Your work schedule may vary depending on where you work. If you do repairs, you may work early, late or be on call. If you work in construction/home building or management, you might have more of a fixed schedule during typical business hours.
As a technician, you’ll go to different locations for repair, maintenance or installation work. Some jobs might take longer than others, so the number of calls you can go on may vary.
As we mentioned previously, you should be comfortable working outdoors in extreme weather, plus in dirty or cramped spots. If you work in a customer-facing role, strong customer service skills are always an advantage.
Average Salary for HVAC Technicians and Other HVAC Careers
Since HVAC is a fast-growing industry, your salary will mirror it. The national average salary for an HVAC technician is $49,242, according to ZipRecruiter. Top earners get between $56,600 and $68,000. However, salaries may differ based on your areaand its cost of living.
In addition to having your own business, there are a wide range of extra career opportunities. These include:
- HVAC manager, $72,515 average salary
- HVAC service manager, $71,176 average salary
Where HVAC Technicians Are in High Demand
HVAC technicians are in demand across the country, but even more so in Florida, California, Texas, New York and Illinois. According to hvacclasses.org, these states employ the greatest number of HVAC workers and are experiencing high construction growth. Here’s why:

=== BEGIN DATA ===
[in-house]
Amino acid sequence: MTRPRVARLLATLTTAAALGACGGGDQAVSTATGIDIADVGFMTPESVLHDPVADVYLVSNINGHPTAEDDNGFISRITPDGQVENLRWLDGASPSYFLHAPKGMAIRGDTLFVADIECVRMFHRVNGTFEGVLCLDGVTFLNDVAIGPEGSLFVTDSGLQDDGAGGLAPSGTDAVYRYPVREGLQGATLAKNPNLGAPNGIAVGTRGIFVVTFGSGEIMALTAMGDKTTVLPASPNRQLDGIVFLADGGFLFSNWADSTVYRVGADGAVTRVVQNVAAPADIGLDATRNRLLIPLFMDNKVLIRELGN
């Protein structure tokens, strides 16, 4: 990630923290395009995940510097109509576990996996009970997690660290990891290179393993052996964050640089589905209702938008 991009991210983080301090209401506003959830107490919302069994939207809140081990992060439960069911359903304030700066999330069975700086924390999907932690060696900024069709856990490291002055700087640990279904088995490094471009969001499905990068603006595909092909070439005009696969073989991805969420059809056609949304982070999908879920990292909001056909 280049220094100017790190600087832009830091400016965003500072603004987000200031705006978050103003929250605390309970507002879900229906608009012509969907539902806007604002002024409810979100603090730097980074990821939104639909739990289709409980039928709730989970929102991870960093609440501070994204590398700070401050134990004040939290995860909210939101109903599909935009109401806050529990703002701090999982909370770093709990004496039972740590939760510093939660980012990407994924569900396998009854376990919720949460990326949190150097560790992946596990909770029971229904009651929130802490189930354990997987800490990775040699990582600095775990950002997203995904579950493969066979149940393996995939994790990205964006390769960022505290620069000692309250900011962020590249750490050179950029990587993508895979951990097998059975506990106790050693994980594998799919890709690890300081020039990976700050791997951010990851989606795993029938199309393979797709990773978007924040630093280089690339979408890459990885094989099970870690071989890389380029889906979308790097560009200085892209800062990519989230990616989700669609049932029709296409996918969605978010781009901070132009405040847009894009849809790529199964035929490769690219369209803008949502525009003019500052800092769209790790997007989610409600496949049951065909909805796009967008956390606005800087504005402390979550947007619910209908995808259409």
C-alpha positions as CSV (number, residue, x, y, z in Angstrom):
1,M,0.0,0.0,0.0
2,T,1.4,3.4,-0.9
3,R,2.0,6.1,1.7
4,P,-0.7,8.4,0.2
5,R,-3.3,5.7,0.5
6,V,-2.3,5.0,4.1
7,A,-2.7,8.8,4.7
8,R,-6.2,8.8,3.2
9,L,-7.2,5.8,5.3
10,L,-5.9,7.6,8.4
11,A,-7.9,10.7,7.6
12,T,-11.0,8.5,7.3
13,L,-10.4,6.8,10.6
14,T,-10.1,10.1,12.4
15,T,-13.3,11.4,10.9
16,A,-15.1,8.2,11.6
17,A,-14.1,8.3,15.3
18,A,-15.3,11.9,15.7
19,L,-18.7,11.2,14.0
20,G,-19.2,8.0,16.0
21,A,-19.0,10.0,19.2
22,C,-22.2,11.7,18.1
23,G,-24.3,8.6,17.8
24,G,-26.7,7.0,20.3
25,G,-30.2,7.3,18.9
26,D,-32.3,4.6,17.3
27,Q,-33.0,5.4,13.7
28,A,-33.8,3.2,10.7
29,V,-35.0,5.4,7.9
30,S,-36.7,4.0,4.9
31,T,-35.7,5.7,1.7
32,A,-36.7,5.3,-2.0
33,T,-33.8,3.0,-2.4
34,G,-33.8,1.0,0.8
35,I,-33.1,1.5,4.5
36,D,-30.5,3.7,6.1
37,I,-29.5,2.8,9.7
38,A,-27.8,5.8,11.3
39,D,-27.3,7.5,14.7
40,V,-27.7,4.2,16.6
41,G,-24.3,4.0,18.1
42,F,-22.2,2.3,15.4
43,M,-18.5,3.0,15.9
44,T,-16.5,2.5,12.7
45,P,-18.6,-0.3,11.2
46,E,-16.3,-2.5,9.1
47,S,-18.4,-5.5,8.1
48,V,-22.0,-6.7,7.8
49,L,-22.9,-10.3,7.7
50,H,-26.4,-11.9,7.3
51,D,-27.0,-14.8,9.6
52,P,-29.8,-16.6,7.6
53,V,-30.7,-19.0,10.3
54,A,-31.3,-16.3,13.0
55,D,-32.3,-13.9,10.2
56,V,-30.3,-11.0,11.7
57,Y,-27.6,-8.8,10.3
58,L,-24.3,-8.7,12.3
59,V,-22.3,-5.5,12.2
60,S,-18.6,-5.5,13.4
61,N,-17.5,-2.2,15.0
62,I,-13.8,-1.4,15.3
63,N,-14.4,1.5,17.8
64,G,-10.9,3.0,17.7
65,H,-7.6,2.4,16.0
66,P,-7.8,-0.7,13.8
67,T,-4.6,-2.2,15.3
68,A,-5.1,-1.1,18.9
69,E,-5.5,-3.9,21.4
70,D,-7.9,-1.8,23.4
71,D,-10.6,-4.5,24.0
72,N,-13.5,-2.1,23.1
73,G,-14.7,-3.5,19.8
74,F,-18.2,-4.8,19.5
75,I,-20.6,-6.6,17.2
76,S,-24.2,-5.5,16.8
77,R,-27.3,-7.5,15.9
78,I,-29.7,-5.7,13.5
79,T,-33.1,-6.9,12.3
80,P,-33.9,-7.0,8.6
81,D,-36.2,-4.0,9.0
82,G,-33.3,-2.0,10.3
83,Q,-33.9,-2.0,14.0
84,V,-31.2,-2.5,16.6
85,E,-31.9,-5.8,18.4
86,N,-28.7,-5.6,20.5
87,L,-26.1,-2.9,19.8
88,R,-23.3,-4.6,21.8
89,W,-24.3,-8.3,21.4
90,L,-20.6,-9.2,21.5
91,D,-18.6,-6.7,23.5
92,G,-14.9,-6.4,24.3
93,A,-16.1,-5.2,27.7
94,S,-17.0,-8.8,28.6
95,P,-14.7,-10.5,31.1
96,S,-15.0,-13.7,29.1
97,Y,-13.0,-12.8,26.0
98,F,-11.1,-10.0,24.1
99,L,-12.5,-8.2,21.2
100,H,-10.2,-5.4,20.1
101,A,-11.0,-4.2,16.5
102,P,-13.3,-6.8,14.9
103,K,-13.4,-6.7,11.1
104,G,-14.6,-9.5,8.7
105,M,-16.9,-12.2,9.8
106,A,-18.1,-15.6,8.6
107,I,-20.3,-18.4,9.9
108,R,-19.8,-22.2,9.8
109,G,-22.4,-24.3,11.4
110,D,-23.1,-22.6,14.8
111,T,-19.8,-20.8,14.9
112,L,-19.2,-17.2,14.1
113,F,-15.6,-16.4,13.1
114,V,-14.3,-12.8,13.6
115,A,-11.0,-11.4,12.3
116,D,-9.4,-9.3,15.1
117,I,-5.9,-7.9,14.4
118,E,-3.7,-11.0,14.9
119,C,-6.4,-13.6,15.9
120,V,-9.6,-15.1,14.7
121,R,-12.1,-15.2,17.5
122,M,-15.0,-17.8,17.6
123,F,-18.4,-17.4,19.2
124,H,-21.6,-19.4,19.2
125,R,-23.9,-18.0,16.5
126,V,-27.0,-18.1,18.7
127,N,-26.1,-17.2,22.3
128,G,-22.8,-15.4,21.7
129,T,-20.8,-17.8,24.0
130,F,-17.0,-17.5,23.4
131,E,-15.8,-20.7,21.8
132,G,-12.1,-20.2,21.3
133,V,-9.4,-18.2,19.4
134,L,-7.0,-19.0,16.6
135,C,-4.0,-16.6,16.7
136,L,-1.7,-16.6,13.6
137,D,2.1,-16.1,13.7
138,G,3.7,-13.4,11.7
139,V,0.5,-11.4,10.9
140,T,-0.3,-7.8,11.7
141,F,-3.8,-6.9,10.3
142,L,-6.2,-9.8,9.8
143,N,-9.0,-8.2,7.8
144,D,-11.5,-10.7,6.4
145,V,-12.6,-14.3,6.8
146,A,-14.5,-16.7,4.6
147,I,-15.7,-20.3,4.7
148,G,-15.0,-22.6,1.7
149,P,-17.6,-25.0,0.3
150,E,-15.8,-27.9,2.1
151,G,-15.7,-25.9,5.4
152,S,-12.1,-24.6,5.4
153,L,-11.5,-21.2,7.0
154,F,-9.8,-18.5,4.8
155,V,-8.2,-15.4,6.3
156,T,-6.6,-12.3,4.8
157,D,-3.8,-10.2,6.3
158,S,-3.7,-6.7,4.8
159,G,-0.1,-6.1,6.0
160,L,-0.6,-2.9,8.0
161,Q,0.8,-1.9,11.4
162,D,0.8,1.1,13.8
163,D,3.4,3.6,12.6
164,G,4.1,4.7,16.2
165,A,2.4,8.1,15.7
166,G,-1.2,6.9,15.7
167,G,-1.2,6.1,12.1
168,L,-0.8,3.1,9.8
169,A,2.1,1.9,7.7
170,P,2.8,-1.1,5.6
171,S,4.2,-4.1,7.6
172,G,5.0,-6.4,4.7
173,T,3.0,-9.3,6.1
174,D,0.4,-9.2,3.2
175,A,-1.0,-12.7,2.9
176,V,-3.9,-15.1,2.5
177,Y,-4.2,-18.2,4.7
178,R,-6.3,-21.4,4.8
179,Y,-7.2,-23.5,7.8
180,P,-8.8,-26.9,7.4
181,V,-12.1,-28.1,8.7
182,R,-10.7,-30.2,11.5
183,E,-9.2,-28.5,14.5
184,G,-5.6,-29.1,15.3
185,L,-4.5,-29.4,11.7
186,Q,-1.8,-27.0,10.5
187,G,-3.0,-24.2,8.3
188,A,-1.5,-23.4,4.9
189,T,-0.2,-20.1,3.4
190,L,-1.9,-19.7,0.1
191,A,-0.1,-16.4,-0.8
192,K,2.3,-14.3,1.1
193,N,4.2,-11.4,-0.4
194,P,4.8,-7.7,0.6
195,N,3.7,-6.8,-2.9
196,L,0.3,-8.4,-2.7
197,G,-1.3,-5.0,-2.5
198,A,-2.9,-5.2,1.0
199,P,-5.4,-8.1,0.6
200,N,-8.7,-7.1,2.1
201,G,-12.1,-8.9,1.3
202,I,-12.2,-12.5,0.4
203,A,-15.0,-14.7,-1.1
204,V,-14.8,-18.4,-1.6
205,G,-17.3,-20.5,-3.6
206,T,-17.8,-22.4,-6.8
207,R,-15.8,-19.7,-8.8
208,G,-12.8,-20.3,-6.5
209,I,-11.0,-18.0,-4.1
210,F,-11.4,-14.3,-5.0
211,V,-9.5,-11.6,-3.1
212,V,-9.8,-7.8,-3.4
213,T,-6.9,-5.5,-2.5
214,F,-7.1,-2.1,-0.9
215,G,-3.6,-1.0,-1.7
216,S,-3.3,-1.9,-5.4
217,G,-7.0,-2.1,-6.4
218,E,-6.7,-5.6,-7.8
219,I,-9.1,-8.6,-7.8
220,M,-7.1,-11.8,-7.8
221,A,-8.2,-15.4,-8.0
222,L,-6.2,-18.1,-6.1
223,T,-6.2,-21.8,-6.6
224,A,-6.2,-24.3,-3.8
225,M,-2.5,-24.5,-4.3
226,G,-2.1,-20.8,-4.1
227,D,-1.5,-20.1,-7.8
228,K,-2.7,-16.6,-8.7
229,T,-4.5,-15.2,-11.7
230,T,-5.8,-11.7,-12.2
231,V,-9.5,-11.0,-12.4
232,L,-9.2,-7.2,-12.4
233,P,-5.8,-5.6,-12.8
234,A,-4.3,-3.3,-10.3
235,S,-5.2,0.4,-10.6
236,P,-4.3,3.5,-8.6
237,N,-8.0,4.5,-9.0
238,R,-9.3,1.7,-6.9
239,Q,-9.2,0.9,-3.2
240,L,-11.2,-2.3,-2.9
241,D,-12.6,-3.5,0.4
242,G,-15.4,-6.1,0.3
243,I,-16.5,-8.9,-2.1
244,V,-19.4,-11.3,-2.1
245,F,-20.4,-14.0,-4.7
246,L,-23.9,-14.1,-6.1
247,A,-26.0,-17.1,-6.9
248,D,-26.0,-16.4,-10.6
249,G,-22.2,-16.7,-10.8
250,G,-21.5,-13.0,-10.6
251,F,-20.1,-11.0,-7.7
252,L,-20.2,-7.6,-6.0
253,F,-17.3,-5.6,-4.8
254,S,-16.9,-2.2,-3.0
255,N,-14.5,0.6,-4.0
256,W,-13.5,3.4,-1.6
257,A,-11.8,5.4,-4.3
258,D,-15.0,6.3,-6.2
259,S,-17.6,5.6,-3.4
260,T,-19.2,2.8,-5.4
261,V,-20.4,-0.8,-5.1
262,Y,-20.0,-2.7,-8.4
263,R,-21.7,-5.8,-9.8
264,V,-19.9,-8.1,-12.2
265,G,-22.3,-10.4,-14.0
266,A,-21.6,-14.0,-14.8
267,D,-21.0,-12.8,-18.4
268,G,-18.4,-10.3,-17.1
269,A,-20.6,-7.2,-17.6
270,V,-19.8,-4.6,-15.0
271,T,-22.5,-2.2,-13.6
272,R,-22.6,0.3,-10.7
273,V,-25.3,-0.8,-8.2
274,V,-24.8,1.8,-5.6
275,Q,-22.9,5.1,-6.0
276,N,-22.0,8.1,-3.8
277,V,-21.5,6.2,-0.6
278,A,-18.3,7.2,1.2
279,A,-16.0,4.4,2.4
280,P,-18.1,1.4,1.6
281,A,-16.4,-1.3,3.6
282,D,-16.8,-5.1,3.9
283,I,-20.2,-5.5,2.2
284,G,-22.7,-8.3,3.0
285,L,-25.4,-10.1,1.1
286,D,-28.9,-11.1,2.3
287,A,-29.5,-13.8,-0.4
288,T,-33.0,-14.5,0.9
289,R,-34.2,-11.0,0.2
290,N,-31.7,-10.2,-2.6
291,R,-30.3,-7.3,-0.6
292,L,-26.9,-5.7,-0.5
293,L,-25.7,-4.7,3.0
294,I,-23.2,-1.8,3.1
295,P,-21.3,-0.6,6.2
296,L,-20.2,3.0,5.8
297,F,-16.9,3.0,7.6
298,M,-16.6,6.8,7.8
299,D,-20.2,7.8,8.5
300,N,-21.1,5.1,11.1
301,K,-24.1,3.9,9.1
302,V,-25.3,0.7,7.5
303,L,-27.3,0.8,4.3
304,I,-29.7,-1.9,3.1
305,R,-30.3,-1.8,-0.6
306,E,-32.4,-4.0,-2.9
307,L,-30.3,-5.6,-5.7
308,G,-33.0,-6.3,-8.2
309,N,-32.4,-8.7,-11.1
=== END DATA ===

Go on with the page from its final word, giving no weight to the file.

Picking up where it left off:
- Florida: Hurricanes, education and healthcare buildings.
- California: Wildfires, transportation, energy and utility projects.
- Texas: Hurricanes, energy, utility and other infrastructure projects.
- New York: Residential and infrastructure updates.
- Illinois: Companies moving to the Chicago area.
Where HVAC Technicians Will Be in High Demand in the Future
Projections Central, who develops long-term occupational projections, forecasts these states to have the highest demand for technicians by 2028:
- Utah, 31.1%
- Colorado, 29.7%
- Nevada, 27.9%
- Arizona, 21.4%
- Iowa, Oregon and Montana, 18.5%
- Arkansas, 16.3%
- Florida, 16.2%
- South Carolina, 16%
- Texas, 15.9%
- Idaho, 15.7%
- Washington, 15.6%
- North Carolina, 15.5%
- Tennessee, 15.2%
- Wyoming, 14.3%
- Nebraska, 13.9%
- Indiana, 13.8%
- North Dakota, 13.8%
Here’s where the greatest number of new positions during that time frame are expected to be:
- Florida, 5,420
- Texas, 5,530
- California, 4,100
- North Carolina, 2,510
- New York, 2,290
- Colorado, 2,000
- Ohio, 1,550
- Pennsylvania, 1,510
- Virginia, 1,500
- Tennessee, 1,360
- Washington, 1,290
- Georgia, 1,270
- New Jersey, 1,170
- Utah, 1,170
- South Carolina, 1,1060
- Indiana, 940
- Maryland, 820
- Missouri and Arizona, 810
- Michigan, 780
Weather and economic growth is expected to feed growth in these states, according to hvacclasses.org.
Build Your HVAC Career with Cool Air Solutions
HVAC technicians remain in demand across the nation and in Murrieta. To find out more about our openings, visit our careers page or reach us at 951-299-9853 right away!